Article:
Beavis and Butt-Head: The Complete Collection Created by Mike Judge

Beavis and Butt-Head: The Complete Collection Created by Mike Judge
The '90s had no shortage of iconic comedy duos, from Wayne and Garth to Ren and Stimpy. One of the most enduring (and strangely endearing) pairs was undoubtedly Mike Judge's delinquent dillweeds Beavis and Butt-Head. The two reached instant cult status upon their MTV debut in 1993, and have had surprising longevity as pop culture fixtures.
While Highland, Texas's two dumbest heshers have amassed a worldwide fanbase, said fans have yet to be treated with an official comprehensive release; the latest Beavis and Butt-Head box positions itself as a "complete collection," but it's actually just a repack of the show's previous home releases.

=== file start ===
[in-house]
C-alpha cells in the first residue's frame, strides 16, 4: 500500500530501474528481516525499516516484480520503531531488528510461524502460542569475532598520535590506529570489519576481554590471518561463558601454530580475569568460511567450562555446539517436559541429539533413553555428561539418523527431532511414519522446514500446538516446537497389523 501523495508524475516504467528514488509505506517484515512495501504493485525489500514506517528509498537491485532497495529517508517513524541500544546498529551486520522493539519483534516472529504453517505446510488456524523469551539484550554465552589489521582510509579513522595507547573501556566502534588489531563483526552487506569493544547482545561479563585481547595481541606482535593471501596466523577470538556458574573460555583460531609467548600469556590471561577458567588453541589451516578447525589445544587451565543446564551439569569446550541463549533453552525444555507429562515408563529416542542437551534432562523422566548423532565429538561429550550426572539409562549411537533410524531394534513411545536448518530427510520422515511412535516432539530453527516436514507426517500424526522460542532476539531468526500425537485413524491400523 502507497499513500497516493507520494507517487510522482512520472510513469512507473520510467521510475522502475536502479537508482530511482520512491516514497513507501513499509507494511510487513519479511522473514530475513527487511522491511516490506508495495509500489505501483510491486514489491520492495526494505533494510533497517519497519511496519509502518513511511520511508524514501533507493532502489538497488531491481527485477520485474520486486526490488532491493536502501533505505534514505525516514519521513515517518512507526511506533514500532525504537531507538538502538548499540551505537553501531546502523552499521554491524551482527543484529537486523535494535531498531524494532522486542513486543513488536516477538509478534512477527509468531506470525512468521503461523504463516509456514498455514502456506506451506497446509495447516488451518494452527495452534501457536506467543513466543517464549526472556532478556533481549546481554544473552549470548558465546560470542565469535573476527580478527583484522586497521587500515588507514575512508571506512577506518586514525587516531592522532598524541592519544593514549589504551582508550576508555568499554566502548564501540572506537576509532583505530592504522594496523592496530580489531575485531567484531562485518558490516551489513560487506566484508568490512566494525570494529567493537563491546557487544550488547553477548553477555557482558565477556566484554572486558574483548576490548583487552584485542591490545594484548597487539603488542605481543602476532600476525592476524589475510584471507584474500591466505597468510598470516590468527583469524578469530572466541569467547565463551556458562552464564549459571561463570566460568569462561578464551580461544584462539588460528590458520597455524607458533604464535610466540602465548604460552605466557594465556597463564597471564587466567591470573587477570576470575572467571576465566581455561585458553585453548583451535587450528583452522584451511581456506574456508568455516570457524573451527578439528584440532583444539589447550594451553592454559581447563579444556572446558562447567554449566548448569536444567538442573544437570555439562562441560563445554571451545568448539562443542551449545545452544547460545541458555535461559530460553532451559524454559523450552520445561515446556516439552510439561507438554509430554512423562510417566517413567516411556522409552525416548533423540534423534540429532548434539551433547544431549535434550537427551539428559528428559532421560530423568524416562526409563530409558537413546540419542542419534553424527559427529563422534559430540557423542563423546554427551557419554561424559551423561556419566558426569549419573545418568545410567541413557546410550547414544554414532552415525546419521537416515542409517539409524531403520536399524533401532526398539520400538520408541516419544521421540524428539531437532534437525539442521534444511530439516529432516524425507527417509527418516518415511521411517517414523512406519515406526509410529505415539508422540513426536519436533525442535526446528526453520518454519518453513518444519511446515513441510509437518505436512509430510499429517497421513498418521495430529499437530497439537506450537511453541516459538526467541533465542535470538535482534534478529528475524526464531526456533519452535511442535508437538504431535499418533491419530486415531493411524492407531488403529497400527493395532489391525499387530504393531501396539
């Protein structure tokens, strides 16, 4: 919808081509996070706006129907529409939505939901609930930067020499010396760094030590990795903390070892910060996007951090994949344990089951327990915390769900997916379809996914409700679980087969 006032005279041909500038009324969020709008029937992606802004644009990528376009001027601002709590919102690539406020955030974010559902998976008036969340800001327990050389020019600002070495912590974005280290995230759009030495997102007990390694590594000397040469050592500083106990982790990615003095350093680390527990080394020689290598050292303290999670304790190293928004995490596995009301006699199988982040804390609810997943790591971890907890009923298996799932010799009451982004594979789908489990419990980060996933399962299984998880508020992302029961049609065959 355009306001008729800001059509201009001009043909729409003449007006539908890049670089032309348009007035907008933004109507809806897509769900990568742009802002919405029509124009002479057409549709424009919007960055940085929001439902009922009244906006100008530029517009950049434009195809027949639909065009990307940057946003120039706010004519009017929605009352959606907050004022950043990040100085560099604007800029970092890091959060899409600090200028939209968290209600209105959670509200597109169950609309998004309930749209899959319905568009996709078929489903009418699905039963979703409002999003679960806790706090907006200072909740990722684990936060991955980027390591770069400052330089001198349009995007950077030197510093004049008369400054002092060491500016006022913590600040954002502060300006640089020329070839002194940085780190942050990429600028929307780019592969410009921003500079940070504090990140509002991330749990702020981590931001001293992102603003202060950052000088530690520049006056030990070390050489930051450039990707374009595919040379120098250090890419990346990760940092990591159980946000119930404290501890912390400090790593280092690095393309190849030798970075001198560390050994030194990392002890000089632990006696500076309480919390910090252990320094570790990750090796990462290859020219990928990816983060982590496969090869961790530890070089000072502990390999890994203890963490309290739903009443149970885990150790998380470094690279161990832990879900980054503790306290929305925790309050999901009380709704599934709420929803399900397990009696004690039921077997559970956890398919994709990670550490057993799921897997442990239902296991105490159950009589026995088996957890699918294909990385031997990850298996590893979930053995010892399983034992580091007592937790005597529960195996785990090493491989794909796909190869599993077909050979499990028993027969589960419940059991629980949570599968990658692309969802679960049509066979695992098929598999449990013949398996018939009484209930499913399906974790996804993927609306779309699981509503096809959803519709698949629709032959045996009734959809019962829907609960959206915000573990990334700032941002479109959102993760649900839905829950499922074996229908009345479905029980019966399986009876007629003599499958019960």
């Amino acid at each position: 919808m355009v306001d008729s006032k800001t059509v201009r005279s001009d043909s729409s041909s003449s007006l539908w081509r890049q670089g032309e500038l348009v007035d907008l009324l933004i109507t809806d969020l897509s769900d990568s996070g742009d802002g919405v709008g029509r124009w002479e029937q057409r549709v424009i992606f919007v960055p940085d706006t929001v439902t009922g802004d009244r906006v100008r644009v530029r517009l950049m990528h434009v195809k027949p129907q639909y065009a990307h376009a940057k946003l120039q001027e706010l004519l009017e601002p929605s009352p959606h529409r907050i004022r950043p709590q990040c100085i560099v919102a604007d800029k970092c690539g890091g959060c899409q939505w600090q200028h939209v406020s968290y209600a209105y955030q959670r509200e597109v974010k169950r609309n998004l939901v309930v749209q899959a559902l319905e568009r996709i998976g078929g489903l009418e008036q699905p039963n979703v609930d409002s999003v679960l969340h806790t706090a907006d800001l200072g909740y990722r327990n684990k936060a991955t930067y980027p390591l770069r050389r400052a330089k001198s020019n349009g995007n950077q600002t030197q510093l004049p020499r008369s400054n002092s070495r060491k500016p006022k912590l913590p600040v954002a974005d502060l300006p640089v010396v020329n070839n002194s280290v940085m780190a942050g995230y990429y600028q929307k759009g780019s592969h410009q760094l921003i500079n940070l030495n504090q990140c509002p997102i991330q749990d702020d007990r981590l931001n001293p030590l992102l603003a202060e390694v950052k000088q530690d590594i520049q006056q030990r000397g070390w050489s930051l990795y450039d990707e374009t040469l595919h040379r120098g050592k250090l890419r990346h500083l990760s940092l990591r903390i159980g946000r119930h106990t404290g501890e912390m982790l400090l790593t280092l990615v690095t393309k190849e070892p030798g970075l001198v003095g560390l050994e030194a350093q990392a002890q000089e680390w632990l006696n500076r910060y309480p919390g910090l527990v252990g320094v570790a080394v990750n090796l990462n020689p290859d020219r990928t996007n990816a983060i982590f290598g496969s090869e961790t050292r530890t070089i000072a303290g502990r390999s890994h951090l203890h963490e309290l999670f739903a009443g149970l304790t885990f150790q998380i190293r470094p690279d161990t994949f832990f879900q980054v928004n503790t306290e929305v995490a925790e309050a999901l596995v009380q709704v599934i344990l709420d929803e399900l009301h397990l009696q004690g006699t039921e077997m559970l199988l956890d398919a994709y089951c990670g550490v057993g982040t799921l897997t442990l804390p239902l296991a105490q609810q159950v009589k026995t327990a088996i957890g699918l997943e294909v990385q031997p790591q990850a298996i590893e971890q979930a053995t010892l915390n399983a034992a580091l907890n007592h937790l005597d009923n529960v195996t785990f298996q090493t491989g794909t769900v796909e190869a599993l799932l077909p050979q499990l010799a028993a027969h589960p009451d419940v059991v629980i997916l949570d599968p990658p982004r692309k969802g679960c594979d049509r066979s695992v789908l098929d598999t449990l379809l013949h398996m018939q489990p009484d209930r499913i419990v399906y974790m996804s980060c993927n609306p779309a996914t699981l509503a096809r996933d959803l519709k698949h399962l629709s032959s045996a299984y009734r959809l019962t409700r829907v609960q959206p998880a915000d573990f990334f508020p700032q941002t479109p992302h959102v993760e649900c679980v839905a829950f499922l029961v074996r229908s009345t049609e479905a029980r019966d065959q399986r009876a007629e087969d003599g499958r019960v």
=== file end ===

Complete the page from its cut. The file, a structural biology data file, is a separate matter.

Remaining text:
Of course, that means there's plenty to dig into for fans of the show, as these 12 discs contain all four volumes of the show — including its criminally underrated return in 2011. There's also the Collector's Edition of Beavis and Butt-Head Do America and previously released special features like the Taint of Greatness documentary, deleted scenes and MTV promotional appearances.
There are also some music videos, though true Beavis and Butt-Head heads know that the bulk of the videos were trimmed from home release due to licensing rights. Similarly, some of the show's most outright offensive episodes still remain unreleased.
With subsequent works like King of the Hill, Office Space, Idiocracy and Silicon Valley, Mike Judge went on to become one of the most consistent and reliable voices in comedy. Beavis and Butt-Head is proof that he had talent from the beginning, as the show built a vivid world and crammed social commentary in the cracks between its immature double entendres. As such, it will always be worth revisiting from a cultural standpoint.
If you don't own any Beavis and Butt-Head, this box set is an excellent place to start. If you're a true obsessive hoping for a comprehensive release, however, this "Complete Collection" still has some holes.
Heh heh — we said "holes." (Paramount)